Xuefei Huang



MSU Departments:

  • Chemistry
  • Biomedical Engineering

The chemistry of carbohydrates and their biology is the major emphasis of our research. Carbohydrates play important roles in many biological processes such as inflammation, tumor metastasis, bacterial and viral infections. Detailed understanding of many of these processes is still lacking. Building on our strength in synthetic chemistry, we take a multi-disciplinary approach to study this important class of molecules. Our research encompasses several areas including synthetic organic chemistry, nanoscience and chemical immunology.

In the synthetic chemistry area, we are developing novel methodologies for assembling biologically active oligosaccharides and glycoconjugates. Traditional carbohydrate synthesis is very tedious and time-consuming. In order to expedite the synthetic process, we have developed novel one-pot glycosylation methodologies, where multiple sequential glycosylation reactions are carried out in a single reaction flask to yield desired oligosaccharides without time-consuming intermediate purifications. One of the methods we developed, the pre-activation based iterative one-pot method, has achieved higher synthetic efficiencies in several syntheses compared to the automated solid phase based method. We are applying the methods we developed to total synthesis of a wide range of highly complex oligosaccharides and glycoconjugates. A representative example of the molecules we have synthesized is shown in Fig 1. We are continuing to synthesize biologically important carbohydrates.

 Figure 1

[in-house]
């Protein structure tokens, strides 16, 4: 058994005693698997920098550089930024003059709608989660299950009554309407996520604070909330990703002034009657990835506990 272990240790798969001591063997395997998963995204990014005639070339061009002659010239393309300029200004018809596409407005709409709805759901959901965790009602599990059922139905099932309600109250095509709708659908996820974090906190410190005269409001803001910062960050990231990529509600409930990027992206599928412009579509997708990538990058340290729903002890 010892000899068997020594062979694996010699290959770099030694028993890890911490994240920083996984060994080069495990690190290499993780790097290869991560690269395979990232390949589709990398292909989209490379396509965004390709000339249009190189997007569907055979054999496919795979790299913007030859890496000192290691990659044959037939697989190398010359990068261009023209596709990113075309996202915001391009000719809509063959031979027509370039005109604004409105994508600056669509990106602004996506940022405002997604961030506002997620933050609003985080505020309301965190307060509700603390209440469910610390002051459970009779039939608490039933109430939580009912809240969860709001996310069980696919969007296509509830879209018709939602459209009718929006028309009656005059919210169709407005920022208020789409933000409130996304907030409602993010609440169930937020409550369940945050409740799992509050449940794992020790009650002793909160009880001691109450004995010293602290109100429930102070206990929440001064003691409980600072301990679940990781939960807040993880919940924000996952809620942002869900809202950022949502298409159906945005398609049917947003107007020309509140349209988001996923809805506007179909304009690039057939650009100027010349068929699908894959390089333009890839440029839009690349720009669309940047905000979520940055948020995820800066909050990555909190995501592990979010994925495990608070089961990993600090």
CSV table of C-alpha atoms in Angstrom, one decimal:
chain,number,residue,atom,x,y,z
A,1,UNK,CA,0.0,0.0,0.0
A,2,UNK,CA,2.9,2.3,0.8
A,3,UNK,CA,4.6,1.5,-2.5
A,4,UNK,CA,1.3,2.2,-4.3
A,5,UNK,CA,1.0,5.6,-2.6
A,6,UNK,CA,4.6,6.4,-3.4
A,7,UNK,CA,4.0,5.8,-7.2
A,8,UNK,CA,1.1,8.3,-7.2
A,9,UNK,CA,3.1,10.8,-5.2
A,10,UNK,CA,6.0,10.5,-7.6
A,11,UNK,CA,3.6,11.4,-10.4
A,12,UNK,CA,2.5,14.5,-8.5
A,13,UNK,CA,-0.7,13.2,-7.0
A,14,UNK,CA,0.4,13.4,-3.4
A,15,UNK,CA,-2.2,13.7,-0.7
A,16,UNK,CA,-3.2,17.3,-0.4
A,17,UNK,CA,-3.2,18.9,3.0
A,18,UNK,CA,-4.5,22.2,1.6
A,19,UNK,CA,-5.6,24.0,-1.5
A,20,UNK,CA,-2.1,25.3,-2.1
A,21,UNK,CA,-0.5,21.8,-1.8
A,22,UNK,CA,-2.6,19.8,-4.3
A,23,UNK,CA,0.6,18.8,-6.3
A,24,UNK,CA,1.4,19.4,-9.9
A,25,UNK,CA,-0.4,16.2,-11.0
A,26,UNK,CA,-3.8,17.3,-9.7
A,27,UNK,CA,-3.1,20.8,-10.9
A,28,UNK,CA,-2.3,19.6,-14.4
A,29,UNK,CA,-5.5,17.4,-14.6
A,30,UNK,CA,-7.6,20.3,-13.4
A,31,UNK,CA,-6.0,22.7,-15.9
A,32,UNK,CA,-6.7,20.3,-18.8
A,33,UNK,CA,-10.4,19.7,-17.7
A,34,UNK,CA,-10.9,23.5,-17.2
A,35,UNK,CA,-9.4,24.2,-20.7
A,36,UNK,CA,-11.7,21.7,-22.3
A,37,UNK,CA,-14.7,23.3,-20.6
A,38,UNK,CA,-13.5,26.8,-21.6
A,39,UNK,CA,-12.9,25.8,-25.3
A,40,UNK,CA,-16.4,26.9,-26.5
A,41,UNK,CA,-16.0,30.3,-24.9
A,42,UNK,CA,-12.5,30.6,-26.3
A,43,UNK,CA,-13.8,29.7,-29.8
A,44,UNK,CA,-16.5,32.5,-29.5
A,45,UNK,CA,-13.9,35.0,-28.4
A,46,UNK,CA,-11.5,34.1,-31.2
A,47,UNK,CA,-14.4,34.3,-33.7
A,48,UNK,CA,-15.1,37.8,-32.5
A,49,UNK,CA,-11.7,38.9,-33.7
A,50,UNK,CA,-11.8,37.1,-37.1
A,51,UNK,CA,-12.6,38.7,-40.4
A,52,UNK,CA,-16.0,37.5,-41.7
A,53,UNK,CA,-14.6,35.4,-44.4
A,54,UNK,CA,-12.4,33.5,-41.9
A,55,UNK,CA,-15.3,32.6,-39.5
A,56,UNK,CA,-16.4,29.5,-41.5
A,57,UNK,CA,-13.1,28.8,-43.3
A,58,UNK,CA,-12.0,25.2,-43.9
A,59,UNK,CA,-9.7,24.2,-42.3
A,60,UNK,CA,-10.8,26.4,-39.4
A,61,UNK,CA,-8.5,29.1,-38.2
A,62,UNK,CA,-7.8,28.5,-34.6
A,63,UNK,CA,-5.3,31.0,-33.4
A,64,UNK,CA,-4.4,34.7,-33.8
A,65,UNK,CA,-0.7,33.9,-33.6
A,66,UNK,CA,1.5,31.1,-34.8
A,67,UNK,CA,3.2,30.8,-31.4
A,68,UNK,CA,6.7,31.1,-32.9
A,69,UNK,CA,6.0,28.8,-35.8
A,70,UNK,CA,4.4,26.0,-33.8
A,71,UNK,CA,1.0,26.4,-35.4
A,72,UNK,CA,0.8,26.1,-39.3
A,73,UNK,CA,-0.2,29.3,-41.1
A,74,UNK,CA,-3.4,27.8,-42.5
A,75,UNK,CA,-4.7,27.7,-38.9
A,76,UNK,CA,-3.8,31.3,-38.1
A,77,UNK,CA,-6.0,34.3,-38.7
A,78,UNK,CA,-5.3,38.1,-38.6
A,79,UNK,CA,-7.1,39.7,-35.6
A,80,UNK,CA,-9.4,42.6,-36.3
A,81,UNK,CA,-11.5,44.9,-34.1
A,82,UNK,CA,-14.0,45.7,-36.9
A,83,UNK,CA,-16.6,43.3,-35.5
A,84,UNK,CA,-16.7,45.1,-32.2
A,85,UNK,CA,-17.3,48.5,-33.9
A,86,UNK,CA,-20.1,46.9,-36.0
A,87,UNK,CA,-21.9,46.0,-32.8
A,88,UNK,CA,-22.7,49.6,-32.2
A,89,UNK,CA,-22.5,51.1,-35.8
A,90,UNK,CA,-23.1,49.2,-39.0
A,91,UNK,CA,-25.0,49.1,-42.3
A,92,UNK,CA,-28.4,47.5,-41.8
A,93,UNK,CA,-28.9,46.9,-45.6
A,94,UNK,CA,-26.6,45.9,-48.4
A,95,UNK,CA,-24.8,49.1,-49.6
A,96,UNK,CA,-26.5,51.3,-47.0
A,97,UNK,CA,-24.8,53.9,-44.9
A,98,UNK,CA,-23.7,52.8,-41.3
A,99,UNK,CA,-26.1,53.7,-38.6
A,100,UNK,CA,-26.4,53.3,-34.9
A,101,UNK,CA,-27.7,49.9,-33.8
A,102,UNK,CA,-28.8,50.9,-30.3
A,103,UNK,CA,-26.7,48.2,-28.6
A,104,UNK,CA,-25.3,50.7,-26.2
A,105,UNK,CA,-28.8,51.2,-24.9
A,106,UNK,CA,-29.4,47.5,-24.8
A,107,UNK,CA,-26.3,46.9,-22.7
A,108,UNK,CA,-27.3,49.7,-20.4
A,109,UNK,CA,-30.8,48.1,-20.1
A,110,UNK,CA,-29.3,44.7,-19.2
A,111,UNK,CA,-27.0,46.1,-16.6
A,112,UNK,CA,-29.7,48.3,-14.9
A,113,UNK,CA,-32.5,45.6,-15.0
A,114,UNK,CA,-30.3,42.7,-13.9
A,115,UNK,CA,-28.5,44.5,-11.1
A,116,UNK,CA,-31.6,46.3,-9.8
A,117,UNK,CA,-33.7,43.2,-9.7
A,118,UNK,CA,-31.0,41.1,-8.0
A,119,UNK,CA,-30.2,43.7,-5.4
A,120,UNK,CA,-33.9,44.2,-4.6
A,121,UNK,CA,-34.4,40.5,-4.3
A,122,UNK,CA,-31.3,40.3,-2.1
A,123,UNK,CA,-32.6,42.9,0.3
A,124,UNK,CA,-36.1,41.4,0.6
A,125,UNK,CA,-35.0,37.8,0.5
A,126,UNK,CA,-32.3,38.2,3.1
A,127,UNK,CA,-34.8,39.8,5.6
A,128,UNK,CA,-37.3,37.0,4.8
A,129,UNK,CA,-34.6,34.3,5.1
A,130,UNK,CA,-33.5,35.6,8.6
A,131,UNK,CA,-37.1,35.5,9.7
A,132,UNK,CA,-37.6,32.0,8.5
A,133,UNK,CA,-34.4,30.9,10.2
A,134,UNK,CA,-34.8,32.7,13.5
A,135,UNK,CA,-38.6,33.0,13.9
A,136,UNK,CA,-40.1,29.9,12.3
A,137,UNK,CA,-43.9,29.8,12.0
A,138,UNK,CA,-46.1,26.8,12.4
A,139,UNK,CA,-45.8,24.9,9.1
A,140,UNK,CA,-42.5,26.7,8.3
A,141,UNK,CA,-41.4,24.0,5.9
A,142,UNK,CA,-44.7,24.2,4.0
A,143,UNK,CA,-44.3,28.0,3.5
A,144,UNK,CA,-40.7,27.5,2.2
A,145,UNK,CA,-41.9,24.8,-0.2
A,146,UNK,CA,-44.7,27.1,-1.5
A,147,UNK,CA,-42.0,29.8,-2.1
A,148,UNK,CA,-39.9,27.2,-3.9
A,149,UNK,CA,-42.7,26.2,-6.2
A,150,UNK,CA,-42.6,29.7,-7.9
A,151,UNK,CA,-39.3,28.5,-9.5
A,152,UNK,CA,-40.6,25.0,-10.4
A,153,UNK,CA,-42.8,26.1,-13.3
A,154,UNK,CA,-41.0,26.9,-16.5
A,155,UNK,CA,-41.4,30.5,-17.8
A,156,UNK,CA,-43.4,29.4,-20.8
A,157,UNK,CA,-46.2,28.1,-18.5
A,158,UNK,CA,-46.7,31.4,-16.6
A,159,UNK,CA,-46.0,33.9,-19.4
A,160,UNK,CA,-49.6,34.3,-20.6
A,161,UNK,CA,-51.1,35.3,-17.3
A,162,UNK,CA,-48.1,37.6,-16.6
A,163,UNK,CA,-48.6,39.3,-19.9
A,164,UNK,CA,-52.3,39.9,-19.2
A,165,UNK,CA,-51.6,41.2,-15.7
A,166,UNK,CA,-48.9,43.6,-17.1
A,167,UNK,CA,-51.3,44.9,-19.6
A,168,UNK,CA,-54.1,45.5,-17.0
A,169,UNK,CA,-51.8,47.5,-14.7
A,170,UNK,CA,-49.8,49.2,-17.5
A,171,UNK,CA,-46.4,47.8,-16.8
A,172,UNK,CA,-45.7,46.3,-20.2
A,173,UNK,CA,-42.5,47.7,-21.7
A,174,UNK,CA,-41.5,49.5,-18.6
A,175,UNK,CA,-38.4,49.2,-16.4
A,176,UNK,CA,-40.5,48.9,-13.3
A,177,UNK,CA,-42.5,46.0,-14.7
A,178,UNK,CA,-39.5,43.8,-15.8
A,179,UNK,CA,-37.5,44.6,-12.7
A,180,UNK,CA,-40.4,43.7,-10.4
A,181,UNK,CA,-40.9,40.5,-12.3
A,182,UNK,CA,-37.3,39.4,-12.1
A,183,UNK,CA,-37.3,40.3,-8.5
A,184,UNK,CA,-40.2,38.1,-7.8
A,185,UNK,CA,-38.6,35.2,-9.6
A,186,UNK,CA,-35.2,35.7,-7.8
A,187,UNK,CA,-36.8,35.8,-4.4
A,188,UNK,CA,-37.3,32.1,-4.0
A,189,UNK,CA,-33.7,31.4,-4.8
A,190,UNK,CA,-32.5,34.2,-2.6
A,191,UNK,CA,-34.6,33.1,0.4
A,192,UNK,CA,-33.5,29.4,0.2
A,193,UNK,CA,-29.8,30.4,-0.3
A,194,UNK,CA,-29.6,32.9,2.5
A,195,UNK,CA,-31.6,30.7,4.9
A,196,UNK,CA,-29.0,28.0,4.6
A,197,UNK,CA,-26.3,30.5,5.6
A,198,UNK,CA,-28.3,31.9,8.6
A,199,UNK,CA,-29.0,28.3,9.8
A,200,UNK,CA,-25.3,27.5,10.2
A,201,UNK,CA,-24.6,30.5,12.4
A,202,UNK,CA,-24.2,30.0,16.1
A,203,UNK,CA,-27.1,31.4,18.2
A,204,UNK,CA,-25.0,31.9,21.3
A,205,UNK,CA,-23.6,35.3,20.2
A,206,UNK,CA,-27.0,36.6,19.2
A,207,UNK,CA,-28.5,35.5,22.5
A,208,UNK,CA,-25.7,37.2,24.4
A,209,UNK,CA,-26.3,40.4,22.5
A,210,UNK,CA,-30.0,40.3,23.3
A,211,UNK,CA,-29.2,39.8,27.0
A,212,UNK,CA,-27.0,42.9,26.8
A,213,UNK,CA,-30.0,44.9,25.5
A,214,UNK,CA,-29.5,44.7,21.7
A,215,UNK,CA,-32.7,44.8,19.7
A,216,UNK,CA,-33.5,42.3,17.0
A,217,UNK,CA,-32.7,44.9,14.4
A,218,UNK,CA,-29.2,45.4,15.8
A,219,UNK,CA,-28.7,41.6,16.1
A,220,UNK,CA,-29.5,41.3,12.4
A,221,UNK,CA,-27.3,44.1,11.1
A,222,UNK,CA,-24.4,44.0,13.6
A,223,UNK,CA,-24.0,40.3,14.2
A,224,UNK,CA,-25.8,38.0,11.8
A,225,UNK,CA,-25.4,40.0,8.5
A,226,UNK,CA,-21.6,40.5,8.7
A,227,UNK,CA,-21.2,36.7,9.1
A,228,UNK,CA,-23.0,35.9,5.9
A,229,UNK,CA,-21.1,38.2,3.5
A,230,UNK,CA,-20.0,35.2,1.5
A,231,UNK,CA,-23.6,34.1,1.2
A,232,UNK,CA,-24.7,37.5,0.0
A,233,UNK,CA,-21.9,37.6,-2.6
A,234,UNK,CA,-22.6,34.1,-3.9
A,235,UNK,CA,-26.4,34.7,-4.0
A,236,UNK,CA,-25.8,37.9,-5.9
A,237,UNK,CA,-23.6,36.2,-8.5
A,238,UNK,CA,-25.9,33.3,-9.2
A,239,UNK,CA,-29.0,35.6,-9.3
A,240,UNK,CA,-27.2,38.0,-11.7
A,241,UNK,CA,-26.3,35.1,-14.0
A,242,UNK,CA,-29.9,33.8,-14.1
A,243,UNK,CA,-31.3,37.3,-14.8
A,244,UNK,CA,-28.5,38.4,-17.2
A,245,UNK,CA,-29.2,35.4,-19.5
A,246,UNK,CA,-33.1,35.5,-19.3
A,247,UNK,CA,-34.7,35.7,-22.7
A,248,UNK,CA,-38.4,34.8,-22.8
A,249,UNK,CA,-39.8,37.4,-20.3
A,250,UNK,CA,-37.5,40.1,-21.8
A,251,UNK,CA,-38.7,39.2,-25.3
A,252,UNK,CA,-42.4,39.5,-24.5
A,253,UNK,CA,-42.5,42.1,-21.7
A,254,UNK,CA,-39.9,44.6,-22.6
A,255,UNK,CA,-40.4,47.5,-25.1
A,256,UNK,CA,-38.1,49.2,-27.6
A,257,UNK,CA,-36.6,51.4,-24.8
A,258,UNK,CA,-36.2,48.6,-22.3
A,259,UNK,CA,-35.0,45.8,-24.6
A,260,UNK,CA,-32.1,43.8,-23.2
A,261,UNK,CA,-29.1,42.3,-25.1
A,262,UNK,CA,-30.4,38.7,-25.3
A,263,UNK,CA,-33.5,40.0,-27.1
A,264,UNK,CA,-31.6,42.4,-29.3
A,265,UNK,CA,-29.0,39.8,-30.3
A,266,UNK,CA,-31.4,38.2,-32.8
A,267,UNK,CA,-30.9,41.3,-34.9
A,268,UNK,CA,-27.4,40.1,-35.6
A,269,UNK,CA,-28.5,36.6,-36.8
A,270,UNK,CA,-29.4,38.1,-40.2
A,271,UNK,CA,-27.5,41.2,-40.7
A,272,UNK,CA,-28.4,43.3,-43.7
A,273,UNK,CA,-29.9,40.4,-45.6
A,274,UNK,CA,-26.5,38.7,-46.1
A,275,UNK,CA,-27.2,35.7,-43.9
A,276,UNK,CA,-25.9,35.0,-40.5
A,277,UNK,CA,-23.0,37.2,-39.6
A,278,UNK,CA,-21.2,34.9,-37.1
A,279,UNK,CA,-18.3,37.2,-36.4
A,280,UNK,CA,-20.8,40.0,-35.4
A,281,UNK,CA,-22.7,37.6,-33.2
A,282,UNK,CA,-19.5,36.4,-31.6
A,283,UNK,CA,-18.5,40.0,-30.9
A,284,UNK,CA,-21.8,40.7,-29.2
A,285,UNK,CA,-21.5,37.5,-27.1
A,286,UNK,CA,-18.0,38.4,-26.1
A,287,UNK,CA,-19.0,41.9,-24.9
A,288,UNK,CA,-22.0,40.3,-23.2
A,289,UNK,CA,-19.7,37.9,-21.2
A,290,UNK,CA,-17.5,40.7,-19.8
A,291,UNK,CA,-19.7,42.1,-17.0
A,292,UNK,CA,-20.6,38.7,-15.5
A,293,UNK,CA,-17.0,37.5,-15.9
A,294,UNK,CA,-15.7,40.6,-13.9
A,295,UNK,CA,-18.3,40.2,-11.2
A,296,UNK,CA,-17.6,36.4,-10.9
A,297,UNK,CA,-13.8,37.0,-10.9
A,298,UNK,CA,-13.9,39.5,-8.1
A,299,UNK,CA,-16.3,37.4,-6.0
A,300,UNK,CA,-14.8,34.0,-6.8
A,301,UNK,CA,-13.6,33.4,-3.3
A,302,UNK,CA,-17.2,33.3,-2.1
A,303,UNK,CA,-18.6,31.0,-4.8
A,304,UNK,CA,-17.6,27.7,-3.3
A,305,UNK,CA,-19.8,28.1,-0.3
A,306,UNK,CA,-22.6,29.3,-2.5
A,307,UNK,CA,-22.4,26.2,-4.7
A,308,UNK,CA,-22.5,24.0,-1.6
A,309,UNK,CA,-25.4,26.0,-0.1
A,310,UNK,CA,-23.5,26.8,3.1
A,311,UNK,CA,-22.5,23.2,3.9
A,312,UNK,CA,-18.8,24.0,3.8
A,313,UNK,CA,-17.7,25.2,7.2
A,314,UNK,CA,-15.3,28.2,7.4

Fig 1.


In our nanoscienceprogram, we combine the multifaceted properties of carbohydrates with the unique functions of nanoparticles by immobilizing carbohydrates onto the external surface of magnetic nanoparticles. The magnetic glyco-nanoparticles (MGNPs) produced retain the biological recognition of carbohydrates and at the same time enhance the avidity of carbohydrate-receptor interactions by thousands of times. The magnetic nature of the nanoparticles enables us to use magnetic resonance imaging (MRI) as a non-invasive method for disease detection. An example of this is shown in Fig. 2, where the presence of atherosclerotic plaques (the major cause of heart attack and stroke) in rabbits can be easily detected by MRI after injection of the MGNPs. Besides detection and imaging applications, we are exploring the utility of MGNPs for targeted drug delivery. We found that by incorporating drugs onto MGNPs, the cytotoxicity of the drugs towards cancer cells can be significantly enhanced. We are continuing to develop magnetic glyco-nanoparticles for non-invasive detection and treatment of diseases such as cancer, atherosclerosis and Alzheimer’s disease.


Fig 2.


In the immunologyarea, harnessing the awesome power of body’s immune system to fight cancer is an attractive strategy to cancer treatment. It is well known that many tumor cells have unique carbohydrate structures over-expressed on the cell surface. However, the low immunogenecities of these tumor associated carbohydrate antigens present a formidable challenge for the development of carbohydrate based anti-cancer vaccines. To overcome this obstacle, we are developing novel carrier systems such as cowpea mosaic virus capsid (CPMV) and bacteriophage Qβ to deliver tumor associated carbohydrate antigens to the immune system and to boost the immune responses against carbohydrates as diagrammed in Fig. 3. We discovered that antigens displayed in a highly organized manner can elicit much stronger immune responses. Vaccination with our constructs successfully protected the immunized mice from tumor development in several tumor models. This is an excitingly new direction for the development of anti-cancer vaccines.


Fig 3.